When making offers and structuring a purchase contract it is important to look at all the clauses involved. Most buyers focus on the finance and inspection clauses as these are the ones they usually have in their mind to dictate their terms to the sellers agent.
While both these clauses are generally written into most QLD contracts it is important to know they are not the only ones available to you as a buyer. Pretty much everything is up for negotiation in a contract.
If you are working your offer through a solicitor, they will review the contract with you and outline all the bits that have relevance and/or penalties that may impact you financially. This is a good thing, use a solicitor!
However if you are not seeing a solicitor before you draft a contract (for most QLD purchases a solicitor is only seen after the contract is signed and activated) then you should think about the structure of your offer and what clauses you want to add in before you see the sales agent. It is good to approach your contract negotiations in a methodical, predetermined and precise manner, remembering that the sales agent works for the seller of the property and won’t be recommending anything to you that will put their client (the seller) at a disadvantage.
A great clause to cover yourself for things you have no idea about or things you need to check out, is the Due Diligence clause. It is not a standard feature of (QLD) contracts and so you need to have one drafted specifically for you.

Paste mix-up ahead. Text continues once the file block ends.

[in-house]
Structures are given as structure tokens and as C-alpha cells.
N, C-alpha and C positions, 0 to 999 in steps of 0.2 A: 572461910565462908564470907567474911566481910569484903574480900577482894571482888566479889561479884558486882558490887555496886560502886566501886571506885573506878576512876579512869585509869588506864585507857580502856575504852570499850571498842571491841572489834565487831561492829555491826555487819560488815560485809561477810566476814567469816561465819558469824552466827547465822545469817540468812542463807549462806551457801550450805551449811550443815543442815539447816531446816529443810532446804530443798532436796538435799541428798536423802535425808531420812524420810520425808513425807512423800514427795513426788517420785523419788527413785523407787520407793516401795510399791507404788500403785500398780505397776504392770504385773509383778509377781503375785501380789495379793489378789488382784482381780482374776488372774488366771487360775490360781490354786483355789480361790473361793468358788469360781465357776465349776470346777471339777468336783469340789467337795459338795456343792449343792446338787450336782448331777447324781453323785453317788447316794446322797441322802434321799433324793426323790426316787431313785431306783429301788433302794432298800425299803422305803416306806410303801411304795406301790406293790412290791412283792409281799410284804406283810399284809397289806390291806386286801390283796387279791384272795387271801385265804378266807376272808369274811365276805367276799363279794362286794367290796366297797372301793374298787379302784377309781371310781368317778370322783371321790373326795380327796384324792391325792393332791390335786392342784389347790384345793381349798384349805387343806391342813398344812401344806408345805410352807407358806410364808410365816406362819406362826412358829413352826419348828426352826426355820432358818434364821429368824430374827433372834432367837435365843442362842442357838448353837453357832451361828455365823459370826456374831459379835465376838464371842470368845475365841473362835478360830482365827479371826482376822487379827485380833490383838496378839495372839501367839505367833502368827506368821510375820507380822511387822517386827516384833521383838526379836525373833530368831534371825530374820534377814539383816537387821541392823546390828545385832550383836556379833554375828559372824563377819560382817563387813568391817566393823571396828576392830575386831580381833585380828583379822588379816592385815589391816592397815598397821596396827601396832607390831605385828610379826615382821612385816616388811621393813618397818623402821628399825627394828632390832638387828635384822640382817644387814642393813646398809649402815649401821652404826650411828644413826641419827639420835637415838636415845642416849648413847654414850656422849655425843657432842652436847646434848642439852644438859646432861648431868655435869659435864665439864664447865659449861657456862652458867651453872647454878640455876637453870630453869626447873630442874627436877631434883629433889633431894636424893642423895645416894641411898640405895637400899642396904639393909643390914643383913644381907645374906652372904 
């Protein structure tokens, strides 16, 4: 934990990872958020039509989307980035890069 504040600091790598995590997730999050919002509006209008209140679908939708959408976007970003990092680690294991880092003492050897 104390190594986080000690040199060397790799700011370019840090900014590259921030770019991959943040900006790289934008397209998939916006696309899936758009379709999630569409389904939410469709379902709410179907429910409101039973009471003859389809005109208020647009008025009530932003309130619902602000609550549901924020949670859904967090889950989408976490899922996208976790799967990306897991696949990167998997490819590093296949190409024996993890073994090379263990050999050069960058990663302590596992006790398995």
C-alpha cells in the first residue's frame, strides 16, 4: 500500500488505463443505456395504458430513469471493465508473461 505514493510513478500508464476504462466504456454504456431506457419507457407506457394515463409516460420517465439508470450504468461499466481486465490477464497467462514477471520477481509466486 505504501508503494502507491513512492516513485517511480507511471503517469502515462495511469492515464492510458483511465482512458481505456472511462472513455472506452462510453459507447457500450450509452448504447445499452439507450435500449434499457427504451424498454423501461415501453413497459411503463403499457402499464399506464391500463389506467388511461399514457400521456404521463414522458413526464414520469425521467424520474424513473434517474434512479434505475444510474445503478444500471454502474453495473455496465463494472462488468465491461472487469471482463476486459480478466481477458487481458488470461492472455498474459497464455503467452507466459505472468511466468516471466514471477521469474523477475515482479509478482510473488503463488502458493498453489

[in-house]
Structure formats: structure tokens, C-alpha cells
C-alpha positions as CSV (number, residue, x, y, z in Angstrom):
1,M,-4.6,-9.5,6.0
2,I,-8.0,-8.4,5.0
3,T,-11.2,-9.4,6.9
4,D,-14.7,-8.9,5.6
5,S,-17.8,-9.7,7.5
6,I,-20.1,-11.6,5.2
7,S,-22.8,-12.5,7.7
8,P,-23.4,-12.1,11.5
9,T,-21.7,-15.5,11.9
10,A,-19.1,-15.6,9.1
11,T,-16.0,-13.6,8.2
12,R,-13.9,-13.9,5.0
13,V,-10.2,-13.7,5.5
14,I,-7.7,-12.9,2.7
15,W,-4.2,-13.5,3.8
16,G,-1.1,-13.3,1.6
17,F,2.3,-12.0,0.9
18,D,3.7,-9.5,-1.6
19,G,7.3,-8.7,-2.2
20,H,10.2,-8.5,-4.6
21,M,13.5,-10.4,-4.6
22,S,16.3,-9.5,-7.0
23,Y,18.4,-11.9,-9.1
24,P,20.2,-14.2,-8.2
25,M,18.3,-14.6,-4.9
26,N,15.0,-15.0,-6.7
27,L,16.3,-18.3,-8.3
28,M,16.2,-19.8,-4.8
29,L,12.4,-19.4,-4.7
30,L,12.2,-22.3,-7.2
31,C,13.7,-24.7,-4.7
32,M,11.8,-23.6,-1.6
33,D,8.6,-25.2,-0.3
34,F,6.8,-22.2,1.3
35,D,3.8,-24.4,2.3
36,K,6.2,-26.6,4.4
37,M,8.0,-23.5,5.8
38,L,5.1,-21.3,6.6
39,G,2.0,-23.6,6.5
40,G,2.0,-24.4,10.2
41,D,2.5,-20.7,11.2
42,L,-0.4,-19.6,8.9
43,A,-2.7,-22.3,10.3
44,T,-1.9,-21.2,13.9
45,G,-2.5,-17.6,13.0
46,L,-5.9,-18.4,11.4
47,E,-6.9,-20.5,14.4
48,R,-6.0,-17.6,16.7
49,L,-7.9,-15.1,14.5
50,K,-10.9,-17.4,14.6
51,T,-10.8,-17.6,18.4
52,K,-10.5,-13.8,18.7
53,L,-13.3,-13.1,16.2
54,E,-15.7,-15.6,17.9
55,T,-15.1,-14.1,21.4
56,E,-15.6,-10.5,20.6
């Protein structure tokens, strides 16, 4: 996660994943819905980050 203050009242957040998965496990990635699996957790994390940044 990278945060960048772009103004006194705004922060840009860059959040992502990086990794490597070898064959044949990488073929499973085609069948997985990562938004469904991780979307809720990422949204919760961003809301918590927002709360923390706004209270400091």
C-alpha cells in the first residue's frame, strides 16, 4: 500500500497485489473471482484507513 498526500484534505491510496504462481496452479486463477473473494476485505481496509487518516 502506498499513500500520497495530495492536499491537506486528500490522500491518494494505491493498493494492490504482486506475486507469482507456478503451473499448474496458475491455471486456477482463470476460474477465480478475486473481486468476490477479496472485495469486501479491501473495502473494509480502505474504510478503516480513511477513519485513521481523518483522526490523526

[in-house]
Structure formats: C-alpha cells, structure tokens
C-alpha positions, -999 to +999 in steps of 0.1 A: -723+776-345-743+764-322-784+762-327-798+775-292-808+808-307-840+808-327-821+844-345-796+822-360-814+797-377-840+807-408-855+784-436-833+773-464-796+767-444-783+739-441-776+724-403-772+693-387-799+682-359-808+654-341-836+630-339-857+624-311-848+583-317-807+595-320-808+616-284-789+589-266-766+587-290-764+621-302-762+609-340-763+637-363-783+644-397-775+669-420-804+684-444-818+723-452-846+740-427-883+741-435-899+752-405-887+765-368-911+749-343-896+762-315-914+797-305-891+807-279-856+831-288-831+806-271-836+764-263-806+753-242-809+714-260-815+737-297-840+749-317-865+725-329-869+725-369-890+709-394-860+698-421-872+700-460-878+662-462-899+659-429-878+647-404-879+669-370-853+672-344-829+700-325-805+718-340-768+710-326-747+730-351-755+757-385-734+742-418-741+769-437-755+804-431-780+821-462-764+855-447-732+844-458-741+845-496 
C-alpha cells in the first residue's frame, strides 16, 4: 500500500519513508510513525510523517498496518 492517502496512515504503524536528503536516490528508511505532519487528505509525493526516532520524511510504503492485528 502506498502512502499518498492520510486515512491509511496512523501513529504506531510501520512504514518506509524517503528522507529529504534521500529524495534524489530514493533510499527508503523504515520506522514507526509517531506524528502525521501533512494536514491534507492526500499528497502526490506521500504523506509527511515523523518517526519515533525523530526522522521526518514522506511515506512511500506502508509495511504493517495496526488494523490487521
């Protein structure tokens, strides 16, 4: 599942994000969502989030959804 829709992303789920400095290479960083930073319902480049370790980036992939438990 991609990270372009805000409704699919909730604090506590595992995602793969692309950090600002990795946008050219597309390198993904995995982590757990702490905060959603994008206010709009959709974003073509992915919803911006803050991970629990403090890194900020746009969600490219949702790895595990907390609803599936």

It may cover things like, Surveys, Easements, covenants, leases and tenancies, zoning and use, local government permits and permissions and any other matter deemed by the buyer to be relevant to the purchase.
It will outline the time frame the clause has in relation to the contract date and what is required of the seller if the buyer acts to terminate the contract under the Due Diligence clause.
Recently one of our clients was looking to purchase a knock down / split block / rebuild property. The house had many unknowns and the whole job was fairly complex with lots of different people needed to make it work. Upon drafting the contract we advised the clients to put a due diligence clause in it. So with the help of a solicitor they did so.
5 days into the 21 day due diligence the buyers had come to the realisation that the project was going to be more complex then they wanted to take on at that point in time and would severely inhibit them from doing what they wanted to do.
They made the decision to terminate the contract under the Due Diligence clause. All monies were refunded to them no questions asked.
It is important to note that the way the clause was drafted meant it was the sole discretion of the buyer to terminate, with no need to prove anything to the seller. This type of clause is very important in making sure you are protected when buying a property and that you only become financially committed when you are totally satisfied with the results of your research.
Smart contract structuring can mean the difference between simply getting caught out and getting out simply.
If you need help with contract negotiations or want to get in touch with a trusted solicitor, just contact me via our website.